A newly released study by the FIU Center for Leadership research team examined two leadership behaviors - benevolence and authority, under our noses, and in distant lands
Leadership tends to look different in different situations. Of course – some aspects of leadership look the same, but leadership is often an interplay of different leaders, different team members, and different contexts.
Our international research team at the Center for Leadership has spent the last few years examining a form of leadership that is not discussed much in management textbooks or in the media, but that is very familiar to people in many parts of the world: – ‘paternalistic’ (or best characterized as ‘parentalistic’) leadership. First described by researchers seeking to understand the leadership styles of small Chinese family-owned firms, it shows up and is familiar to people in much of Latin America, parts of Africa, The Middle East and Confucian Asia. In other words, much of the world!
What does parentalistic leadership look like? It may sound peculiar to many of us. Specifically, it refers to leaders who simultaneously exhibit two features seen to be common to the role of a parent:
- Benevolence-- kindness and true caring for their employees on a personal level (asking about family, doing things that show you care about the person as a whole not just in the work context, or may include attending personal life events such as weddings or funerals)
- Authority-- making it clear that the leader holds power and authority to both reward and punish employees and in certain instances, may even encourage reverence or fear. It’s a bit like - ‘Don’t forget that I am the boss’.
So do these leadership behaviors work in motivating employees and producing better work and leadership outcomes? Our just-released research, appearing this month in The Leadership Quarterly research journal, examined and statistically analyzed over 160 studies in 4 different languages from over 15 countries (China, Taiwan, and Turkey are the three societies most commonly studied).
What we found is that benevolence is highly positive and beneficial– kind, true (and of course appropriate) caring for employees both within and outside of the work context, produces engaged and productive employees who have positive attitudes toward their leader. In North America, understanding and involvement in employees’ non-work lives understandably might make HR and legal folks a bit nervous – but we suggest that there are ways to do this that are not too invasive and appropriately tailored to the situation.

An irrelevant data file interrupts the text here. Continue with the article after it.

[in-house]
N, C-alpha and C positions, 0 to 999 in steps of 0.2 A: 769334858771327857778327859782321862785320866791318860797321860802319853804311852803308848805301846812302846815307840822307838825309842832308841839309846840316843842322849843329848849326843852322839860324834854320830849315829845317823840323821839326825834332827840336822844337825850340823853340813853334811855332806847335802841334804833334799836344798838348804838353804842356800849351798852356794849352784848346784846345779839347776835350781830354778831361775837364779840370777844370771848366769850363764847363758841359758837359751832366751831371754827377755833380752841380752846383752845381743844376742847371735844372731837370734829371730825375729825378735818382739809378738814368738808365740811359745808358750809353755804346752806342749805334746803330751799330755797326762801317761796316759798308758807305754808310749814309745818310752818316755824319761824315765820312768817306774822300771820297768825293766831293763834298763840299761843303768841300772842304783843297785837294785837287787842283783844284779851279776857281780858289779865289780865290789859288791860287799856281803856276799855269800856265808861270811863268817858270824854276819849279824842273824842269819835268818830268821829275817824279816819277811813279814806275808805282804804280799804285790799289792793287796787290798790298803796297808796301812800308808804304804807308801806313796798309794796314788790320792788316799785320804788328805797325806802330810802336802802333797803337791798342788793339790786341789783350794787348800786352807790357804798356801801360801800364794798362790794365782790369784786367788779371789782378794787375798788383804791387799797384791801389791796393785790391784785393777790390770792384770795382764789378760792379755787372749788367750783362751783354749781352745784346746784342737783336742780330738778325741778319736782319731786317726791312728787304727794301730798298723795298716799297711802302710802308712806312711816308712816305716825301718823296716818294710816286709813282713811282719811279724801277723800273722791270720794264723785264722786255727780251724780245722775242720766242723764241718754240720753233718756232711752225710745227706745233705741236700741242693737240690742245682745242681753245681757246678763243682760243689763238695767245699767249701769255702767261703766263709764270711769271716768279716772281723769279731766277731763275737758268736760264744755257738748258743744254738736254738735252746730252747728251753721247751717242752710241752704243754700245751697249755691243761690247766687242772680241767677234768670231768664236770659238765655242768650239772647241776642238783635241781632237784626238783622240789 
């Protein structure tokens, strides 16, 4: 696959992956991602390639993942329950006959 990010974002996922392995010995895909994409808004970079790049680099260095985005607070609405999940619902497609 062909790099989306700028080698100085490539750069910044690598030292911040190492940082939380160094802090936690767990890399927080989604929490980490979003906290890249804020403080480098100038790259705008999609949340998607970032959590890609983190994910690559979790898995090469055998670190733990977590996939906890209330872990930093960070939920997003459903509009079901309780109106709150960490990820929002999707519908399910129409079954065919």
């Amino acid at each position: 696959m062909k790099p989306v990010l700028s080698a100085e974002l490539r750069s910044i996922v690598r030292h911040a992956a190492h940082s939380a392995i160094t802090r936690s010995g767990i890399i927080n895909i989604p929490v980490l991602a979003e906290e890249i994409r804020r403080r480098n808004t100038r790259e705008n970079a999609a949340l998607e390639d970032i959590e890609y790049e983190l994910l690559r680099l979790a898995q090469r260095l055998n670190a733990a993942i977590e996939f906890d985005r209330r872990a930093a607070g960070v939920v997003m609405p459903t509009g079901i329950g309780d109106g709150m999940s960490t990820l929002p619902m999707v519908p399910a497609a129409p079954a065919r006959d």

The use of authority – particularly, strong forms of authority that might look dictatorial – really does NOT work as a general and central leadership tactic. Even in countries and societies where leaders often exhibit authoritarian styles of leadership at work (i.e. places where this is more ‘normal’ behavior), evidence from our research is very clear that it doesn’t work; employees are disengaged, less productive, and more likely to quit. So in regions of the world where this type of behavior is more typical – it is particularly important to emphasize to leaders that typical does not mean beneficial.
What we’re curious to look at in our future research, is when and where this style of leadership exists in North America. In talking with dozens of people about this project in and around South Florida, quite a few people have told us ‘You just described my boss!’. And we can’t help but think of many sports coaches – don’t they sometimes use a combination of benevolence and strong authority? There might even be a few instances where a strong form of authority can be beneficial for very short periods of time – even if it is generally a very poor tactic. Currently we don’t know what those situations are, if any.
Have you seen leaders exhibit benevolence and authority? Drop me a line to let us know.
If you would like a copy of our forthcoming publication, or want to tell us about your experiences – send me an email at firstname.lastname@example.org.
Citation: Hiller, N. J., Sin, H. P., Ponnapalli, A. R., & Ozgen, S. (2019). Benevolence and authority as WEIRDly unfamiliar: A multi-language meta-analysis of paternalistic leadership behaviors from 152 studies. Forthcoming in The Leadership Quarterly.
About the writer
Nathan J. Hiller, Ph.D.
Associate Professor of Managment and International Business